And finally, growth hormone releasing hormone. And this thyroid hormone releasing hormone is often just referred to as Thyroid Releasing Hormone. Either definition, or to write it, either way is really fine. Okay, we need to know what each of these hormones of the anterior pituitary do. So, we're gonna discuss FSH and LH separate, so we'll hold off on those.

So now we're gonna talk about ACTH. ACTH comes down and stimulates the adrenal cortex to release a hormone called cortisol. Okay, and cortisol is a stress hormone that its action is to increase blood sugars, amongst other things, and remember, it's a stress hormone. So if you think stress, think cortisols being released.

We release a huge amount of cortisol when we wake up every morning. So, we can go from that nice, relaxed lying down position to deal with the stresses of being on our feet all day. Thyroid stimulating hormone, it acts on thyroid gland. And it causes the thyroid gland to release thyroid hormone. And there's an opportunity to talk about this later in but I'm gonna talk about it now.

Thyroid hormone, you should be familiar with what it does. So, you should think of it as kind of the thermogenic that increases metabolism. So, someone with increased thyroid hormone, they are going to be hot, they're going to have weight loss. They're going to have a lot of energy, they're going to have difficulty sleeping. Those are a few of the things that you should be aware of.

Some with high both iortaism is going to have weight gain. They're gonna be lethargic and. They're going to, or some of the other things we mentioned. So they'll be cold in general. And they'll have difficulty with mentation. They won't be thinking clearly.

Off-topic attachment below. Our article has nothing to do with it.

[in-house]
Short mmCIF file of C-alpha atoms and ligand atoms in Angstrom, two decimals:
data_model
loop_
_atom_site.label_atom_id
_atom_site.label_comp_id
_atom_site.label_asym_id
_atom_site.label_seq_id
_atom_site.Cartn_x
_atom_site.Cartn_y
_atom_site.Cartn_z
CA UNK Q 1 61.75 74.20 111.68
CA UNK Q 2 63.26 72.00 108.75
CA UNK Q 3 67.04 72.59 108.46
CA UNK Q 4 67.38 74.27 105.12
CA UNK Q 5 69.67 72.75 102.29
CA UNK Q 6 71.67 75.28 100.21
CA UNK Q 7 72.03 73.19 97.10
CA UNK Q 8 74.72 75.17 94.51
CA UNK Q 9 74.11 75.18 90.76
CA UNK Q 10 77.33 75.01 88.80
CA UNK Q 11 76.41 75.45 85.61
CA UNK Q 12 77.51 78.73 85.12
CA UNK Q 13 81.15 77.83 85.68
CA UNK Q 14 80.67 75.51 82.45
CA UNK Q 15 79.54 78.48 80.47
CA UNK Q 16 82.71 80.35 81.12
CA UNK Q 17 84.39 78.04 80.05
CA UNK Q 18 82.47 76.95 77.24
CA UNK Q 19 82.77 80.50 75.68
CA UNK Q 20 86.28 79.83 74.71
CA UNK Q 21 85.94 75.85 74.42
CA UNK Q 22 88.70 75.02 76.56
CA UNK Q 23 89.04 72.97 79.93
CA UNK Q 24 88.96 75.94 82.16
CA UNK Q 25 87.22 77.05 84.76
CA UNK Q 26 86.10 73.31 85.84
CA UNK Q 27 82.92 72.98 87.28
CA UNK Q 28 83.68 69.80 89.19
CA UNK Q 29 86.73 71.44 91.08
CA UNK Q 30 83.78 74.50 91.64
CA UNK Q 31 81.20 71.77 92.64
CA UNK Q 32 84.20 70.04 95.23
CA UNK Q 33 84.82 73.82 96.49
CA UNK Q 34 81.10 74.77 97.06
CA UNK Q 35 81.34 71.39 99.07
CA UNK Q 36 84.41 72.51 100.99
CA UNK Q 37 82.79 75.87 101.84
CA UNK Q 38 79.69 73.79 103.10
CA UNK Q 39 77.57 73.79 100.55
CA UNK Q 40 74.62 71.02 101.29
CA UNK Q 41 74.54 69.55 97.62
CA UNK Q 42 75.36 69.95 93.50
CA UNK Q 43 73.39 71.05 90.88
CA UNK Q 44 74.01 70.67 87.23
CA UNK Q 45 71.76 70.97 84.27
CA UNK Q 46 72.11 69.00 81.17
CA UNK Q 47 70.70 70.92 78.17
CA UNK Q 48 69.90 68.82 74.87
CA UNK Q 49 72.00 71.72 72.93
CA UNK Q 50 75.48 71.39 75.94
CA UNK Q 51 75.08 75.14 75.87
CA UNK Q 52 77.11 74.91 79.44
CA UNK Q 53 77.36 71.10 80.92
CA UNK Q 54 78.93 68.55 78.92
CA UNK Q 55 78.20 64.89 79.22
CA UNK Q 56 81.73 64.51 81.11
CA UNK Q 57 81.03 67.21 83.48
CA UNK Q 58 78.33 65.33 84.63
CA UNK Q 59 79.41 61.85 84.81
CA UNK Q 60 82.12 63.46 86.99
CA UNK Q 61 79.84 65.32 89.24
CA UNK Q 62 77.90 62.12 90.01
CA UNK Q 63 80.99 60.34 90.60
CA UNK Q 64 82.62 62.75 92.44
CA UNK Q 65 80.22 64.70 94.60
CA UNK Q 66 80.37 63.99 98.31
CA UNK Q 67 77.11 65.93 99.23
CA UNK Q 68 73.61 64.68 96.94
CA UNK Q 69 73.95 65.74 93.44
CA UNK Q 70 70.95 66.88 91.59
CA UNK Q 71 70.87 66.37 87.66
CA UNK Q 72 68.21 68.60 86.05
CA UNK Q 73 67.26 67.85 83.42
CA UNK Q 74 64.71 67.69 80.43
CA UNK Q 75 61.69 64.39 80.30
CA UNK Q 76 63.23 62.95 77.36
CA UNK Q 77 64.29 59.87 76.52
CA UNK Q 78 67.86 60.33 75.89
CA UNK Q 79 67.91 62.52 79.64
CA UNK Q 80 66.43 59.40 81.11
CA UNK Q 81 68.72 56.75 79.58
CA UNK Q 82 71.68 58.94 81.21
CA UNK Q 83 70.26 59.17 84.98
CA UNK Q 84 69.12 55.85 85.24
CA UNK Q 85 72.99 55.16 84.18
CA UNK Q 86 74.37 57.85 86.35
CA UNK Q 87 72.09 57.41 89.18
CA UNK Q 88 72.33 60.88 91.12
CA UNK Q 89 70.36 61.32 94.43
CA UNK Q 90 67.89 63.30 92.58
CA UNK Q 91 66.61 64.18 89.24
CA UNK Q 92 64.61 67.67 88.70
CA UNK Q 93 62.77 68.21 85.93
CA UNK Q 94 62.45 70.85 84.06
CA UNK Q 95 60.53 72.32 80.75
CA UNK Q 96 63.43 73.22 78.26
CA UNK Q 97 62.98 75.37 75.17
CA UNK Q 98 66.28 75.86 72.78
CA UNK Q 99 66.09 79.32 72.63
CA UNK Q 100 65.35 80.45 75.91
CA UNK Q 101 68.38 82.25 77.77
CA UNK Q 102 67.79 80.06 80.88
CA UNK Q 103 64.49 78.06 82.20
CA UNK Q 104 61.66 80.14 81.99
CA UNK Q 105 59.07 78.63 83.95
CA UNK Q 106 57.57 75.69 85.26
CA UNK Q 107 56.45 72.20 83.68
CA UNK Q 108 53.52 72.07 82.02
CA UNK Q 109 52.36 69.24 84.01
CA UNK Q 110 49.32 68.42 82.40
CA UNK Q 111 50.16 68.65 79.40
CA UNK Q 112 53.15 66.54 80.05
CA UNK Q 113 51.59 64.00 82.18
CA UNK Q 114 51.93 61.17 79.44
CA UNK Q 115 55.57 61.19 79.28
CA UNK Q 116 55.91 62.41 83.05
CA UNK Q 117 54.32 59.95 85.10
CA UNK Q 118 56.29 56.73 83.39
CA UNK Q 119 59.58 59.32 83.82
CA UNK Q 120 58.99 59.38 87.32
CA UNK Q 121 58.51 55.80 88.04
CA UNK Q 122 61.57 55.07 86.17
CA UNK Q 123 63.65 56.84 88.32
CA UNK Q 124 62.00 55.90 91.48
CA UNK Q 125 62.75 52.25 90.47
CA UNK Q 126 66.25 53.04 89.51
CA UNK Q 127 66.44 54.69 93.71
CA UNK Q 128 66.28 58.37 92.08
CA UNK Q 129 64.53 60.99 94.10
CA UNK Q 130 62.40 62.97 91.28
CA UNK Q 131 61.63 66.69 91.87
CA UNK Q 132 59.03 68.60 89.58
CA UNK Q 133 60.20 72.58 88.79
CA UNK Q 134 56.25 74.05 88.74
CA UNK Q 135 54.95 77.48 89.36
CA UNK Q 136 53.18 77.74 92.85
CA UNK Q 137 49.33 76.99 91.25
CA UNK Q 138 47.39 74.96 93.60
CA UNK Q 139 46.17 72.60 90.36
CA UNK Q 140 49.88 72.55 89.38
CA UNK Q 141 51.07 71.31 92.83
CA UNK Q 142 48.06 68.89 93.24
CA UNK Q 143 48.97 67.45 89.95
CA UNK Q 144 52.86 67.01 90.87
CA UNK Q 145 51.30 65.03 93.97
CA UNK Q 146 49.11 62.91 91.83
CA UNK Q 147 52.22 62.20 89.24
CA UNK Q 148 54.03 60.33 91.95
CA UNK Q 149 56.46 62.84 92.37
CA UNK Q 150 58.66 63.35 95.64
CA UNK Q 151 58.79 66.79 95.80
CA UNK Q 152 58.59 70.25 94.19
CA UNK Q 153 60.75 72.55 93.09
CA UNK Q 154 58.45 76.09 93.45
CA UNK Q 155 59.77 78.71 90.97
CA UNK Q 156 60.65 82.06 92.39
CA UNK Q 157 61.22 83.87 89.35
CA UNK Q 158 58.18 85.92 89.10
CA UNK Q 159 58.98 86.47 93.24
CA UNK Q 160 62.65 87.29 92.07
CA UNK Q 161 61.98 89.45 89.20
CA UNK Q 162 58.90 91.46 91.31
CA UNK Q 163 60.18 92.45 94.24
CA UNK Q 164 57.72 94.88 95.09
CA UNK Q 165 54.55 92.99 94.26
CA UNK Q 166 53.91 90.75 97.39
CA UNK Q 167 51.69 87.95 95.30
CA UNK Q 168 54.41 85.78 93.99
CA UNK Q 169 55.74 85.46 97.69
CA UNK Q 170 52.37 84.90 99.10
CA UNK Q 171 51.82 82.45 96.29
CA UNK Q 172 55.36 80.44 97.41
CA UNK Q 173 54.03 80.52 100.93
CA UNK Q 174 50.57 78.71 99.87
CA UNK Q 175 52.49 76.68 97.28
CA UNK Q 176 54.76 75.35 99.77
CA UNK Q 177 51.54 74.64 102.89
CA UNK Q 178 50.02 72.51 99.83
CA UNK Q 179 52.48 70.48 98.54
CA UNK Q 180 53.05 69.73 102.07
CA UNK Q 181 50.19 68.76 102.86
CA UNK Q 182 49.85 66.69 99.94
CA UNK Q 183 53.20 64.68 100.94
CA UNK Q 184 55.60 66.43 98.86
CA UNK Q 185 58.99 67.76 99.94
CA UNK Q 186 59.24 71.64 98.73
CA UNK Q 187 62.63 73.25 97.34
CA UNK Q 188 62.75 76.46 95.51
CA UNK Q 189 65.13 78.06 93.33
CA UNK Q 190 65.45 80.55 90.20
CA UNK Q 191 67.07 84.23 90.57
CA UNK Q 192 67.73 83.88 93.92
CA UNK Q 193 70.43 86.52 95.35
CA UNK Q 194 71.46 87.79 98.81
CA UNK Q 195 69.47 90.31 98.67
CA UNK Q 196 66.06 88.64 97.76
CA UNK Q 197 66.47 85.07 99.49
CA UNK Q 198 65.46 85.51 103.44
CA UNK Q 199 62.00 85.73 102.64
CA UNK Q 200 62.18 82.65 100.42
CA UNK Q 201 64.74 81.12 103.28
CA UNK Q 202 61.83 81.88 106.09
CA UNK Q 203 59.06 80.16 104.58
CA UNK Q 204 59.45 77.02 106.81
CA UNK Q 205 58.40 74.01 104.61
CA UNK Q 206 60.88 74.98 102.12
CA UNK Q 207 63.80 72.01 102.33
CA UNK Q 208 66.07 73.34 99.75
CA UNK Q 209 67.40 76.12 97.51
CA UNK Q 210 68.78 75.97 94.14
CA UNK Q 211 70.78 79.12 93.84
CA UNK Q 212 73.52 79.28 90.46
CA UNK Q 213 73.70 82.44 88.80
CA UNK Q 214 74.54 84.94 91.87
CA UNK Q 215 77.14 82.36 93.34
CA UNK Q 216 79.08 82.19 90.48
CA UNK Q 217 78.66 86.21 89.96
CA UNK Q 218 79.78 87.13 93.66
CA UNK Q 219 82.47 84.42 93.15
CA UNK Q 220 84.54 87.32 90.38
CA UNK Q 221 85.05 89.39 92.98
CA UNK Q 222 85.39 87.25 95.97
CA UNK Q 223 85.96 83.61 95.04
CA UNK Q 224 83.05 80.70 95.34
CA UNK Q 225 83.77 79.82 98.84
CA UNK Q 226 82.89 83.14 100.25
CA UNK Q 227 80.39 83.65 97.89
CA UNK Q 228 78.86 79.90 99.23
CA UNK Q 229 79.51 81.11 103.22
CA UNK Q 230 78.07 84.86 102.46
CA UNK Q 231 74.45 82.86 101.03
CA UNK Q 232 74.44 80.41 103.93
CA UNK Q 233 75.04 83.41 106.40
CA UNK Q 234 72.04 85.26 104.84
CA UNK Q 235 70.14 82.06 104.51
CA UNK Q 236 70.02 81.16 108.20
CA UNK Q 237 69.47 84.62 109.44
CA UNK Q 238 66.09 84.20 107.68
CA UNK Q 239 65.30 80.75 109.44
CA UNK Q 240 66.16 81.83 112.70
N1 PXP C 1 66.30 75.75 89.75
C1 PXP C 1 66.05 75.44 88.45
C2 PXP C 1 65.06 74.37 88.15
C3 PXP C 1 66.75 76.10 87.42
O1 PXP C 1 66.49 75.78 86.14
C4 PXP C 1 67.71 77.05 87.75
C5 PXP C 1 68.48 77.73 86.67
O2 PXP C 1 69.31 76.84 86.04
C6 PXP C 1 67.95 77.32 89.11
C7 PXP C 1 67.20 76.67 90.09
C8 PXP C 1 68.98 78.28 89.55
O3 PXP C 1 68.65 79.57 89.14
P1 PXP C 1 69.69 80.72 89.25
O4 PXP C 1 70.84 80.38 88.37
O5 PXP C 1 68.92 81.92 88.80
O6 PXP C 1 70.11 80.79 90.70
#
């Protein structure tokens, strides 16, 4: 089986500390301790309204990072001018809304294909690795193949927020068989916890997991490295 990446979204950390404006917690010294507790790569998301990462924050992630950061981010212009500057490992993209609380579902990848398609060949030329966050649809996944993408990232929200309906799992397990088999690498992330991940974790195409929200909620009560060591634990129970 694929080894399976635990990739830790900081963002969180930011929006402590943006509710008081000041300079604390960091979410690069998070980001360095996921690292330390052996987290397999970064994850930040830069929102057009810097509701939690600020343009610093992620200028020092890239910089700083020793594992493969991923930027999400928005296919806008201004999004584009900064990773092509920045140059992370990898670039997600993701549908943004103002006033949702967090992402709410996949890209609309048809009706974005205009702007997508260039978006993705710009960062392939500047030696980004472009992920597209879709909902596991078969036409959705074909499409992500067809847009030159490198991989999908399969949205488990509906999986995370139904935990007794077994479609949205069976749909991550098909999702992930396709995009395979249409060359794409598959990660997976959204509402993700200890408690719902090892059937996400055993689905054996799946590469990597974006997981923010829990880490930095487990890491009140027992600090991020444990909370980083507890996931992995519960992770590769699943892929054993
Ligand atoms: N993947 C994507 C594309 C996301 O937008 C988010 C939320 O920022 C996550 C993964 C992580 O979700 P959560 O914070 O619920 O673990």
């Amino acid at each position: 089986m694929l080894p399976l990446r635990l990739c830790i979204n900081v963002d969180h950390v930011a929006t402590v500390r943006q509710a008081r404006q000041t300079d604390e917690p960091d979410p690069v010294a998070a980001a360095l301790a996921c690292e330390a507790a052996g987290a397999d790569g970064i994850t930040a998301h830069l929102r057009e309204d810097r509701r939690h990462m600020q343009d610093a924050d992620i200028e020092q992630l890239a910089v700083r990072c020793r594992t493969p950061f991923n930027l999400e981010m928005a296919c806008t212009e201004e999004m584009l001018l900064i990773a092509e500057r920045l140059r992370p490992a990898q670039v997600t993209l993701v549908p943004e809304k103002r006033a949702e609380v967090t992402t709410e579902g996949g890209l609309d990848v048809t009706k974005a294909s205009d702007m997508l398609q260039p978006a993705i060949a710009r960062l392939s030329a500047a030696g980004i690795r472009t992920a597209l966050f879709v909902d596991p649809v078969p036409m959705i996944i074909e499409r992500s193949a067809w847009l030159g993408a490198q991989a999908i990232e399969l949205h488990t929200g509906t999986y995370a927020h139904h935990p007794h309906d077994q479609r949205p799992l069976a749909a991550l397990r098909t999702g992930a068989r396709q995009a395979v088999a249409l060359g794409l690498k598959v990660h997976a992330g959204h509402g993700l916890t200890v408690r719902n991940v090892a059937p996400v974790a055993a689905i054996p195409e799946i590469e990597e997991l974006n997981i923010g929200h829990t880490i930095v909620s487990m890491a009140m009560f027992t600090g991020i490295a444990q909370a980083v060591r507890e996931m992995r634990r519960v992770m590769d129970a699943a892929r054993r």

Basically, things slow down with low thyroid hormone, and speed up with high thyroid hormone. Prolactin, you should know. So far, these are penthropic hormones, right? Because they act on a gland, in this gland here to cause release of another hormone. Prolactin is not tropic as a direct effect.

You should know that Prolactin causes breast development. And it causes milk production from the mammary glands, okay? And then growth hormone is also not tropic, because it has a direct effect, and it causes growth and development, muscle growth, bone growth, protein synthesis, things I think make sense to us. And another thing it does also, it increases blood sugar, so it makes sugar available in the blood for energy use.

You should also, with relation to growth hormone, be familiar with the terms gigantism and acromegaly. And as we all know, we grew, and grew, and then our growth plates closed, and then we stopped growing. Well, gigantism is an excess of growth hormone, while the growth plates were still open.

So, gigantism makes people be very tall. Acromegaly is an excess of growth hormone when the growth plates have already closed. And what this results in is instead of people being very tall, things grow longitudinally. So, very big boned people, and people who have later on set growth hormone, basically so they have acromegally growth hormone, after the growth plates have closed, their face changes, the bones develop and they kind of have a characteristic face.

So a great example here is the old WWF wrestler, Andre the Giant. Hopefully his memory never dies, so that this example is always pertinent. But he was both very tall, so he had some excess growth hormone. While his growth plates were still open, so before they closed. But he also had growth hormone excess after they closed. So, he had a classic acromegalic face with very large hands, and he was very big-boned throughout.

These people have very sweaty hands as well, so, you should be familiar with the differences between gigantism, acromegaly, specifically, how they relate to the growth plates.